Not to mention these skies are the perfect complement to my Christmas cookie repertoire. Each of my three sweet picks this year features dark chocolate and espresso powder; no cookie cutters, no icing or food coloring here. These recipes come together quickly, making them perfect for that last-minute urge to bake up something scrumptious and pretty to share with friends and fam. Whether your holidays are a little offbeat or beautifully routine, there's always room for a little chocolate in that Christmas spread. 

Three Gluten Free Christmas Cookies |

Vegan Dark Chocolate Espresso Truffles

The first recipe is one I've made three years running. It's vegan, gluten-free and grain-free, a total crowd pleaser with deep cocoa flavor that melts in your mouth as a hint of roasted espresso flavor lingers in the background. It just might be that one perfect bite of dessert you crave after a rich holiday meal.  They're red wine's best friend and will make you some quick pals too when you gift them in a little tin tied with a bright red ribbon.  


  • 8 ounces dark chocolate (at least 70 percent cacao), chopped
  • 1/4 cup organic unrefined coconut oil
  • 3 tablespoons water
  • 1 teaspoon pure vanilla extract
  • Pinch of sea salt
  • 1 tablespoon espresso powder
  • 1/4 cup unsweetened cocoa powder, for rolling


  1. Melt chocolate on the stove over medium heat with oil and the water stirring constantly. Remove from hear and stir in vanilla, sea salt. Transfer to an 8-inch square baking dish, and refrigerate until mixture is set but still pliable, about 2 hours.

  2. Using a 1-inch ice-cream scoop or regular metal spoon, scoop out 28 portions, using hands to roll into balls to make smooth. Roll in cocoa powder to create a swirled effect as shown. Refrigerate on sheet 10 minutes before serving. Truffles can be refrigerated in an airtight container up to 2 weeks.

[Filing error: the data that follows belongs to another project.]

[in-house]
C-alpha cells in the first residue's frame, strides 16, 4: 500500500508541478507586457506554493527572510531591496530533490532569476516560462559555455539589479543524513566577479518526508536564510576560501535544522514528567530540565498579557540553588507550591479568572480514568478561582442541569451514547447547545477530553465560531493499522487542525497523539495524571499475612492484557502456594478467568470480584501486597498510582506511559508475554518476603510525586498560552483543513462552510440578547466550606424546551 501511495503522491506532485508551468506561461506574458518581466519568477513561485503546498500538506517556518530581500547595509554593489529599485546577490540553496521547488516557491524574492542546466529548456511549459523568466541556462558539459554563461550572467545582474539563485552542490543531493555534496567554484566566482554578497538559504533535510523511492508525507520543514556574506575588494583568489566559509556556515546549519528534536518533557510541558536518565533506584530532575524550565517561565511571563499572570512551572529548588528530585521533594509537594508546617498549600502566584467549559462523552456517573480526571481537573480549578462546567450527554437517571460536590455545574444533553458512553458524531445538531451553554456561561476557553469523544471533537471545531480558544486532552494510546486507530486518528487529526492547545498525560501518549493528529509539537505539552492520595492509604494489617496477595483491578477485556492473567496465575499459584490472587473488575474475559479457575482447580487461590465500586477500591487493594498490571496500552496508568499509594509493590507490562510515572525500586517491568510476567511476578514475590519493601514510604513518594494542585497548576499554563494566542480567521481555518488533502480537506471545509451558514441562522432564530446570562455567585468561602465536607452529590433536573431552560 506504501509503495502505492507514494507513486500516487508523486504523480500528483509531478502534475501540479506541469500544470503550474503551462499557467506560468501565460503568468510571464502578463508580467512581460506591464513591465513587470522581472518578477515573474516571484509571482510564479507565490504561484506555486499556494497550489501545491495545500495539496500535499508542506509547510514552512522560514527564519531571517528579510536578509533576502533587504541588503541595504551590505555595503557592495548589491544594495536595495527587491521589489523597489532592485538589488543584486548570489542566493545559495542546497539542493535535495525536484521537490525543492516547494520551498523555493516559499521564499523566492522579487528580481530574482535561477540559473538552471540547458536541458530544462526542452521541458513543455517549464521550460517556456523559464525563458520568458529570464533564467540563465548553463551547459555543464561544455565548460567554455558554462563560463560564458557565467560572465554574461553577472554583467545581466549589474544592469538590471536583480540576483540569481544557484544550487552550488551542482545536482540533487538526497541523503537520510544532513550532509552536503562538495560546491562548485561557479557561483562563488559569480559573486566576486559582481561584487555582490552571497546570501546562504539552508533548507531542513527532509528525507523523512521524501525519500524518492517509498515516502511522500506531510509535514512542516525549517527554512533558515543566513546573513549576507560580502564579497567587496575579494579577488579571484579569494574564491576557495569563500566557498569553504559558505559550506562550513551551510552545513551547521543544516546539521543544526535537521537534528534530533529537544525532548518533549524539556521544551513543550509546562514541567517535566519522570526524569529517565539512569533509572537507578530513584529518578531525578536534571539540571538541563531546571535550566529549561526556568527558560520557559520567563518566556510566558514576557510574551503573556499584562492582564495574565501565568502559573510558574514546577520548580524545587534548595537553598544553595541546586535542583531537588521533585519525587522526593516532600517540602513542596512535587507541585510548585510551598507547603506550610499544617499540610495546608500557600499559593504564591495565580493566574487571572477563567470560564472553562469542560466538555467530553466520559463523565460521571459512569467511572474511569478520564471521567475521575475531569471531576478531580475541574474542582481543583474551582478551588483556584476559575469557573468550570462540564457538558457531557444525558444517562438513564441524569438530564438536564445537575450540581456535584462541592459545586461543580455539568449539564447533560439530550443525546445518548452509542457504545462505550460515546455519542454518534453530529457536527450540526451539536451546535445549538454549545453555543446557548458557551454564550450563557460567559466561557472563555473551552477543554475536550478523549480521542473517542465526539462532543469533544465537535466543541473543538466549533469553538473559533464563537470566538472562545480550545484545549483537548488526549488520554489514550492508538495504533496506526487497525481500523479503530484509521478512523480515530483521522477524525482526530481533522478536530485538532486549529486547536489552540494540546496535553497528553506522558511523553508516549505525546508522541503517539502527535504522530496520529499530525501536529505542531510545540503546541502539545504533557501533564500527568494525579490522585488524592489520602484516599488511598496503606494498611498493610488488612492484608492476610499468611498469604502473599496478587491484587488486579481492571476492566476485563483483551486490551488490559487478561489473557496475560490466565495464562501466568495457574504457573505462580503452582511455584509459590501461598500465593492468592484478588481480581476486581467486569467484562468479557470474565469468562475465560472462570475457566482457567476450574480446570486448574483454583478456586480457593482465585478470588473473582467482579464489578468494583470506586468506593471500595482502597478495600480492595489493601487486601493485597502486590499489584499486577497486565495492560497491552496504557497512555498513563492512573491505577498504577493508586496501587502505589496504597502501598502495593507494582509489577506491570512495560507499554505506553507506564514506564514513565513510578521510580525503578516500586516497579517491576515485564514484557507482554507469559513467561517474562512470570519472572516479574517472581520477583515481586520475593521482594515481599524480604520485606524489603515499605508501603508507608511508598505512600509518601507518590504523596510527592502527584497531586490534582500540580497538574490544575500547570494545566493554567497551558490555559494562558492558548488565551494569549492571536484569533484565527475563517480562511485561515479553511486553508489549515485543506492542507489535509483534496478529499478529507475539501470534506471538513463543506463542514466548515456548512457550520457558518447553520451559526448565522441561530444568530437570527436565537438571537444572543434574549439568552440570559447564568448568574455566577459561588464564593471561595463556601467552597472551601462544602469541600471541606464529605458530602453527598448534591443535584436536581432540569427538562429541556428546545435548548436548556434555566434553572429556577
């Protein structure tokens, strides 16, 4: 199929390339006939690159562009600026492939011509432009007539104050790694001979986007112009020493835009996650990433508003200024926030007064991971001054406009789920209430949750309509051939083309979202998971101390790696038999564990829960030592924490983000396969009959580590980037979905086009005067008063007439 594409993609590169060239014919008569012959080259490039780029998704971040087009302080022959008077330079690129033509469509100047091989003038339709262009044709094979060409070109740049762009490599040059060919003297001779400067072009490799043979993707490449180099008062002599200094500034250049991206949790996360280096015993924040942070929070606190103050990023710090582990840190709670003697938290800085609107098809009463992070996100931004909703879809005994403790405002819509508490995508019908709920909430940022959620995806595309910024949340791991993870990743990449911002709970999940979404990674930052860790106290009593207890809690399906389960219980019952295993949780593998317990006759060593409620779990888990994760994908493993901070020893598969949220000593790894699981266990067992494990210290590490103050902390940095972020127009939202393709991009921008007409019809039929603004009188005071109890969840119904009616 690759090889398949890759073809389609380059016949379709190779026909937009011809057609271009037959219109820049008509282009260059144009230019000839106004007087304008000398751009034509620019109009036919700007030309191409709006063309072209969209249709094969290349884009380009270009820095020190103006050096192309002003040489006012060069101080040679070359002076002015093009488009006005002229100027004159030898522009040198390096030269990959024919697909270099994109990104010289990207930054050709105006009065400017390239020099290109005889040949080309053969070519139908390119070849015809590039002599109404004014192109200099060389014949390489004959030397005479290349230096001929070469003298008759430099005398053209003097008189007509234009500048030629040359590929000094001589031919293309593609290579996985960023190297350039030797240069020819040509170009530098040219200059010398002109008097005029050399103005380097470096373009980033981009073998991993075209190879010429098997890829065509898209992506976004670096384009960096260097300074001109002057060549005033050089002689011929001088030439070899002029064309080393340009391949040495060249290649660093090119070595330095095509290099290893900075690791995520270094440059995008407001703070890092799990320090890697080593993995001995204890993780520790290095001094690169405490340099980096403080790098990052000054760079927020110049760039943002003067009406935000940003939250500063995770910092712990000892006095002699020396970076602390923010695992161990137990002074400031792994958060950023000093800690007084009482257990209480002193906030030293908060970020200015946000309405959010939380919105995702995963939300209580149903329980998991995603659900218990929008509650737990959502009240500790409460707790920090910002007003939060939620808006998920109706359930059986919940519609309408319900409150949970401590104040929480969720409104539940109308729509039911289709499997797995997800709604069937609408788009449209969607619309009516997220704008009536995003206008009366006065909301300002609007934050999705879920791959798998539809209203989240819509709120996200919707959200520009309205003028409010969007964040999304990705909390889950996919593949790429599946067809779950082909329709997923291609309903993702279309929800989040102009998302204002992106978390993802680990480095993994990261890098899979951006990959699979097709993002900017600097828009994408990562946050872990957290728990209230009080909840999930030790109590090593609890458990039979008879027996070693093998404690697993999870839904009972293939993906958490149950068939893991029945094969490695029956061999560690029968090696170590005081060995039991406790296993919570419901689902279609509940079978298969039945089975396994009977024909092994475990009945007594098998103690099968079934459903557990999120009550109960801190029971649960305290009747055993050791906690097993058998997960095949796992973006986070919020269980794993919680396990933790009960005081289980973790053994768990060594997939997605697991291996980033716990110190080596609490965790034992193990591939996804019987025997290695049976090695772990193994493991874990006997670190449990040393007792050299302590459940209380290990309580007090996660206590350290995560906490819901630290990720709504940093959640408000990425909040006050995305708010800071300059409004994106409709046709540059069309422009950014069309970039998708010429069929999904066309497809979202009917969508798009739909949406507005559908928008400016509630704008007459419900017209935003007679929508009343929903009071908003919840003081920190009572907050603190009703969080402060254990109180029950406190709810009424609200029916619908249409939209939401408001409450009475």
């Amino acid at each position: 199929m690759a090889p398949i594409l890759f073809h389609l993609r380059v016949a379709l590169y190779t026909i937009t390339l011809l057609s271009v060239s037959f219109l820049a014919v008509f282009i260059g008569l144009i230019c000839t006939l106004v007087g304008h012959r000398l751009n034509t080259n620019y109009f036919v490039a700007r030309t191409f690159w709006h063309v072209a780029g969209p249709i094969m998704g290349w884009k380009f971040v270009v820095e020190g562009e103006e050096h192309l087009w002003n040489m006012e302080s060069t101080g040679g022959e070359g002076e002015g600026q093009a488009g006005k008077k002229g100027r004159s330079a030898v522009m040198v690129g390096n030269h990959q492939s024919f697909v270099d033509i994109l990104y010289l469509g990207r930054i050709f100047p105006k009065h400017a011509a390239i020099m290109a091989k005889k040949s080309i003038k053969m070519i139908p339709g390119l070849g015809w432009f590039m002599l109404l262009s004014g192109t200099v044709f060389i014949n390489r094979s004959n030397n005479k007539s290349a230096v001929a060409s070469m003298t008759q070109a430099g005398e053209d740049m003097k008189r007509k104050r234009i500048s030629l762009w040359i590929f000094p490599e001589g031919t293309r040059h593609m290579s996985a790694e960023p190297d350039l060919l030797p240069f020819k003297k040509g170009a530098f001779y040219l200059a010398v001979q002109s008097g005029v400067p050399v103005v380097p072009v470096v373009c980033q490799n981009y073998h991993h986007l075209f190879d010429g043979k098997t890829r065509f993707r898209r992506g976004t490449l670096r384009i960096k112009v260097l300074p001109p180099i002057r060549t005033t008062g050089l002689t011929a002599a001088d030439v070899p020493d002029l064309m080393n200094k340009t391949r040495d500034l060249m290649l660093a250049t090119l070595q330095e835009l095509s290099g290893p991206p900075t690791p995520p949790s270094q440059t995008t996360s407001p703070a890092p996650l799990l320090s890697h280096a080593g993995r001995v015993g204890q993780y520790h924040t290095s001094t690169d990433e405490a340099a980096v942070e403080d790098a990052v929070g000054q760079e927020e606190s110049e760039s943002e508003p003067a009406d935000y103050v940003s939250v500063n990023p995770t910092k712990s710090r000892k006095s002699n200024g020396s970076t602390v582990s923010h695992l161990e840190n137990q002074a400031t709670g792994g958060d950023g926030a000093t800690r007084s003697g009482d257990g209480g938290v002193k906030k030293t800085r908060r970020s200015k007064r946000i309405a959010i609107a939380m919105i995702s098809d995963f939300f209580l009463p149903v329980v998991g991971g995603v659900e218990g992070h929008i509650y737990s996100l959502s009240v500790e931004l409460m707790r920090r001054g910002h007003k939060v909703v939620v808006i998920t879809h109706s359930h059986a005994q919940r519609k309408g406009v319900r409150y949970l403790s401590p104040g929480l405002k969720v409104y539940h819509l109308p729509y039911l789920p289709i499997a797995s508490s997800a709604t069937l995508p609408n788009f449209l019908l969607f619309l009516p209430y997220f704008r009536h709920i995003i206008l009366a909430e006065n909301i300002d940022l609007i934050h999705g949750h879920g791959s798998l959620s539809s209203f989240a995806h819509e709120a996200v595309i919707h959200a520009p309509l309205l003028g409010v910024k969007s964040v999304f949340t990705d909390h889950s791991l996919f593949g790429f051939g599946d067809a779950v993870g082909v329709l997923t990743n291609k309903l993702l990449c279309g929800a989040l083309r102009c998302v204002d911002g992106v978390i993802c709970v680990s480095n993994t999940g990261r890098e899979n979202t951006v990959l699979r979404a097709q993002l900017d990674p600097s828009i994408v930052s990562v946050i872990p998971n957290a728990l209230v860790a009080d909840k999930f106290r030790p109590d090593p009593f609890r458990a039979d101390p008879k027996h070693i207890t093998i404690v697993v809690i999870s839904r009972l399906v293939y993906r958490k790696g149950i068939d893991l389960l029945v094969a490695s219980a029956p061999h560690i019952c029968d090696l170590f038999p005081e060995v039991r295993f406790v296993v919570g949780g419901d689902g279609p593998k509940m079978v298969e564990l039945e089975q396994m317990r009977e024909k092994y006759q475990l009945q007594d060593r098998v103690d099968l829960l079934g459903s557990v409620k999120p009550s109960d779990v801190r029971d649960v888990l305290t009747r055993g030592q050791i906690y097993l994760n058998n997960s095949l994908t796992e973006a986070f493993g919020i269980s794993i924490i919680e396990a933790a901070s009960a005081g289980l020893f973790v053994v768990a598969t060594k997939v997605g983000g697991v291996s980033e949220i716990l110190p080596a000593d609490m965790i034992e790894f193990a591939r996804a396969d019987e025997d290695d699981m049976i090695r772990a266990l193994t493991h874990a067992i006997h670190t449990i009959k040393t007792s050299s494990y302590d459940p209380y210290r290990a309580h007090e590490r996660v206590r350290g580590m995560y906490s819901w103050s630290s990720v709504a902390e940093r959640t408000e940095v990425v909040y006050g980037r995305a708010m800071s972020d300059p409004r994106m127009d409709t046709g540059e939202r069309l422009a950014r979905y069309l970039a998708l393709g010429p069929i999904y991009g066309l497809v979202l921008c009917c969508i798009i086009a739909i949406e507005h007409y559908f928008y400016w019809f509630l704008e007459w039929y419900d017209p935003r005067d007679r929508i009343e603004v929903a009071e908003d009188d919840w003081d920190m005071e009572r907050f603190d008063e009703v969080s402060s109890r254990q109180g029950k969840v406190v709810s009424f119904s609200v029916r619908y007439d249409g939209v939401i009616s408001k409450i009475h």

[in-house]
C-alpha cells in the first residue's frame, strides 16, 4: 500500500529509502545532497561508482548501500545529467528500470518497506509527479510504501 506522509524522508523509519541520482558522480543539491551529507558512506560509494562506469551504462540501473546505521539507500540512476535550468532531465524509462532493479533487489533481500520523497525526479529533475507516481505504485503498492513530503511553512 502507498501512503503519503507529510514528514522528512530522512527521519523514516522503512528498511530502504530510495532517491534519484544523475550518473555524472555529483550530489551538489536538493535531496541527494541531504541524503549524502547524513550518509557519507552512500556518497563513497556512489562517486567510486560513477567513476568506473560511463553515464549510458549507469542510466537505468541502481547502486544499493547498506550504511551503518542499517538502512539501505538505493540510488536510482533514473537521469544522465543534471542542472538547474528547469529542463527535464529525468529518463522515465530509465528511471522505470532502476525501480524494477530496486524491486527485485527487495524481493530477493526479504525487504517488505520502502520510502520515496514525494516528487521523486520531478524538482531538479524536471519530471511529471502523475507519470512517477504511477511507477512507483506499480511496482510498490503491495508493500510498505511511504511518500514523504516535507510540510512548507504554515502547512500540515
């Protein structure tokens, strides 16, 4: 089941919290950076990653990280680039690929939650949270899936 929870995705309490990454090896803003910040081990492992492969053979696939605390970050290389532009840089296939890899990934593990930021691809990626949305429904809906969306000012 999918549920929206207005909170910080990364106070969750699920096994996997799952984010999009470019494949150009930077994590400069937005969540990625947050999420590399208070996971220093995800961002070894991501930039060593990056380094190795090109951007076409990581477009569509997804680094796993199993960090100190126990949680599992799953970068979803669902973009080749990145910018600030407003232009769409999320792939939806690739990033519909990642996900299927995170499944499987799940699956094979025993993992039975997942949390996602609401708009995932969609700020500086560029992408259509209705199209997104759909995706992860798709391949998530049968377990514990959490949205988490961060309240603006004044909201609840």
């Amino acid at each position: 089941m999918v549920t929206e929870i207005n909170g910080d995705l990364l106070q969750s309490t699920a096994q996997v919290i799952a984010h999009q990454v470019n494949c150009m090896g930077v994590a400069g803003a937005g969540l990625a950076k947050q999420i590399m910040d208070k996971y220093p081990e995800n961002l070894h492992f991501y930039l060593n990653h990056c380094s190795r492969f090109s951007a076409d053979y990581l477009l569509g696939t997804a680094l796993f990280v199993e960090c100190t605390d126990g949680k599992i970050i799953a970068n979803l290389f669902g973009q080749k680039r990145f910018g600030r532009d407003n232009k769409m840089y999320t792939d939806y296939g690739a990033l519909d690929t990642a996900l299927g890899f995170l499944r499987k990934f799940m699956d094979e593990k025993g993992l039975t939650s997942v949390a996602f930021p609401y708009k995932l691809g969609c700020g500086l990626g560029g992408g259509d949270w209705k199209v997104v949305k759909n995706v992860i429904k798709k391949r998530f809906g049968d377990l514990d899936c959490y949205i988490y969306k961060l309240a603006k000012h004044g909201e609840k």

Coconut Pistachio Macaroons

The next recipe is a new one for me. It comes from Mark Bittman via New York Times Cooking and it's SO good. I love a classic macaroon, but these nuggets of joy step things up to a whole other level. The creamy, rich coconut cookie is studded with pistachios and then half-dipped in the same chocolate used to make the truffles above. Hide a few for yourself or you'll never even get a taste. 


  • 1 cup sugar
  • 3 cups shredded unsweetened coconut
  • ½ cup chopped pistachios
  • Pinch salt
  • 3 egg whites, lightly beaten until just foamy
  • 1 teaspoon vanilla extract


  1. Heat oven to 350 degrees. Combine dry ingredients in a large bowl and mix well. Mix in egg whites and vanilla with a rubber spatula or your hands  until fully incorporated.

  2. Line a baking sheet with parchment paper. Wet your hands and grab small piles of the mixture (1 to 2 tablespoons each) packing into nuggets that hold together. Place on baking sheet about an inch apart. Bake until firm to the touch and lightly browning on edges, about 15 minutes.Cool cookies on a rack for at least 30 minutes . Dip cooled cookies halfway in dark chocolate truffle mixture (above) while chocolate is still warm and set on parchment to dry/harden. Macaroons keep well in a covered container for up to 3 days

Chunky Oat n' Cocoa Haystacks

The final cookie is just the right mix of naughty and nice. Sugary enough to win over the kids but virtuous enough (thanks to oats and dark chocolate) to justify having a second one. Gluten-free if you use GF Oats. A kiss of almond extract is my secret weapon here. 


  • 1 ⅓ cups plus 1 tablespoon rolled oats
  • 1 cup sugar
  • 2 ounces unsalted butter
  • ¼ cup unsweetened cocoa powder
  • ¼ cup evaporated milk
  •  Pinch salt
  • 1 teaspoon vanilla extract